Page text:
New study examines how ocean energy impacts life in the deep sea. National Evolutionary Synthesis Center, September 5, 2012. A new study of deep-sea species across the globe aims to understand how natural gradients in food and temperature in the dark, frigid waters of the deep sea affect the snails, clams, and other creatures that live there. Similar studies have been conducted for animals in the shallow oceans, but our understanding of the impact of food and temperature on life in the deep sea — the Earth’s largest and most remote ecosystem — has been more limited. The results will help scientists understand what to expect in the deep sea under future climate change, the researchers say
Birds that live with varying weather sing more versatile songs. National Evolutionary Synthesis Center, August 3, 2012. A new study of North American songbirds reveals that birds that live with fluctuating weather are more flexible singers. Mixing it up helps birds ensure that their songs are heard no matter what the habitat, the researchers say. Picked up by the UK Daily Mail.
Extinction risk factors for New Zealand birds today differ from those of the past. National Evolutionary Synthesis Center, August 2, 2012. What makes some species more prone to extinction? A new study of nearly 300 species of New Zealand birds — from pre-human times to the present — reveals that the keys to survival today differ from those of the past. The results are important for the growing number of studies that try to predict which species could be lost in the future based on what kinds of species are considered most threatened today, the researchers say.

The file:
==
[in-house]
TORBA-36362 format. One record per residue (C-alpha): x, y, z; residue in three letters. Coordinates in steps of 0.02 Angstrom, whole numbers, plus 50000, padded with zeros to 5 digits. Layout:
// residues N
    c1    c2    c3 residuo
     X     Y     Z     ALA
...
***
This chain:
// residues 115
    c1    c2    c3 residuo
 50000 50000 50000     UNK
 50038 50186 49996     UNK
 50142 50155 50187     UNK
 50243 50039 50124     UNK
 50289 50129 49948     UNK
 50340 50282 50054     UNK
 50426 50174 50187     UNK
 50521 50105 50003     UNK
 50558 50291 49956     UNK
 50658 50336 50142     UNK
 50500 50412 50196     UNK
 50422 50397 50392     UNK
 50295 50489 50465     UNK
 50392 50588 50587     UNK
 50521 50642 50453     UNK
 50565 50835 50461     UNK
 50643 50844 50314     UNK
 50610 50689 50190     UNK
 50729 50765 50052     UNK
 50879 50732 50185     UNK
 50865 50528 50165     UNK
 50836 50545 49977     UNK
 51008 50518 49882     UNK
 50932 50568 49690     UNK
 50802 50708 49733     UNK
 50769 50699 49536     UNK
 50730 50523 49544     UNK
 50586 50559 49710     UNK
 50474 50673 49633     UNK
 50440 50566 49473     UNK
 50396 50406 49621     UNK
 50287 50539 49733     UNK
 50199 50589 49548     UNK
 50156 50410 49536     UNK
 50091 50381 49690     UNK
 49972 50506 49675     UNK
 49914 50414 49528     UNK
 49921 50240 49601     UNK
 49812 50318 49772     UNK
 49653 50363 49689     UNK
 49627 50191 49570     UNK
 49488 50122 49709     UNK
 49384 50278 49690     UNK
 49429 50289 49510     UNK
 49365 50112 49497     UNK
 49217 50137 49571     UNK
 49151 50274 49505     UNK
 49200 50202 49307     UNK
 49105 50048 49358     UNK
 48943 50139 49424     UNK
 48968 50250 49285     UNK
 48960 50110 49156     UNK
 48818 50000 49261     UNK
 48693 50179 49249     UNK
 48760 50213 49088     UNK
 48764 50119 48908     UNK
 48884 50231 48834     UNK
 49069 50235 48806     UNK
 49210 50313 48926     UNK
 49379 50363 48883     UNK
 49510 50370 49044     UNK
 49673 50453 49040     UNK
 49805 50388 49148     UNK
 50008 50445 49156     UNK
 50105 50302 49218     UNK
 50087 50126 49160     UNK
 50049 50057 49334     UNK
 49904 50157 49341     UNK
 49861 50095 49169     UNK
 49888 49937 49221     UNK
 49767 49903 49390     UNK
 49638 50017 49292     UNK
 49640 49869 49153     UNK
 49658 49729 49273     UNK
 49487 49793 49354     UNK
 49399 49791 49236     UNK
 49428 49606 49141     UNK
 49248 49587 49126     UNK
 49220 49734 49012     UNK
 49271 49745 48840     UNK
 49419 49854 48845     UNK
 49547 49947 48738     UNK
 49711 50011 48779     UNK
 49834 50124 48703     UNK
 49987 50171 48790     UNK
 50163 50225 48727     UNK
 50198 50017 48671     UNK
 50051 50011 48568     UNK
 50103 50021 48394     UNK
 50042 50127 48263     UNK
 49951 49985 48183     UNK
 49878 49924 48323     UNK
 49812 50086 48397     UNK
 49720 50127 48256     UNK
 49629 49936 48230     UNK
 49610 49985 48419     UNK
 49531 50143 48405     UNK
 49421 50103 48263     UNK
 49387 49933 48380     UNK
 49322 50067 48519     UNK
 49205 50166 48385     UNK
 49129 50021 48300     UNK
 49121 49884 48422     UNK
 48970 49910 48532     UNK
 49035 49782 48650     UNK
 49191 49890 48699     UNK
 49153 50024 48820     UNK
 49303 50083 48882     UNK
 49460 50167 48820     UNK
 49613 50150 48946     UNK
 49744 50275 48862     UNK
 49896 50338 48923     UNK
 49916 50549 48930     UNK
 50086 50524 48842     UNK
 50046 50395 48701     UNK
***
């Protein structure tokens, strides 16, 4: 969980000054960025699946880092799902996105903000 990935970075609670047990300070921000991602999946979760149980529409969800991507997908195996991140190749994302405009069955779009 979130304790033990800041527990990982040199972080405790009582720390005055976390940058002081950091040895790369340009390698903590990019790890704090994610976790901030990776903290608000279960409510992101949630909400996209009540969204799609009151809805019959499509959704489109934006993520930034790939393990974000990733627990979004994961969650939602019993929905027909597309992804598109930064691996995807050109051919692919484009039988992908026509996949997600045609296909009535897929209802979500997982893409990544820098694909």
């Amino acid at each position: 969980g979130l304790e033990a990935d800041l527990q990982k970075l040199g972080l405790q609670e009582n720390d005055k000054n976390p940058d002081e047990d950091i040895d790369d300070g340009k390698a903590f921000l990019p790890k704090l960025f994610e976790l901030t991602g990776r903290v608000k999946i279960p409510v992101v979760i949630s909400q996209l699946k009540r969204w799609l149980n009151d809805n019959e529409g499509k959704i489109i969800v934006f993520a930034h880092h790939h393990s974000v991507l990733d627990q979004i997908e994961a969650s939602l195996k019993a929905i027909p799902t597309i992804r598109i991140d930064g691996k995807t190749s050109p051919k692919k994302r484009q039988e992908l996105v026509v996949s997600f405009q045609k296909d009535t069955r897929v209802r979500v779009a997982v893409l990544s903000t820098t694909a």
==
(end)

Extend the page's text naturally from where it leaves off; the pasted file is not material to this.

Your big date with Venus. Raleigh News and Observer, May 28, 2012. It’s a sight you’ll never see again. On Tuesday June 5, those with equipment for safely looking at the sun will see a small black dot slowly inching across its face. That dot is the planet Venus, passing between Earth and the sun in a rare celestial event that won’t happen again until December 2117.
Researchers aim to assemble the tree of life for all two million named species. National Evolutionary Synthesis Center, May 21, 2012. A new initiative aims to build a tree of life that brings together everything scientists know about how living things are related, from the tiniest bacteria to the tallest tree. Picked up by The New York Times.
Why not marry your cousin? Millions do. National Evolutionary Synthesis Center, April 25, 2012.The health risks of marrying a cousin have been grossly overstated, says a new book that examines common misconceptions about cousin marriage. A better understanding of the health effects of cousin marriage could mean more appropriate marriage laws and better medical care for cousin couples and their children, says author and NESCent visitor Alan Bittles. Picked up by West Australia Today and The West Australian.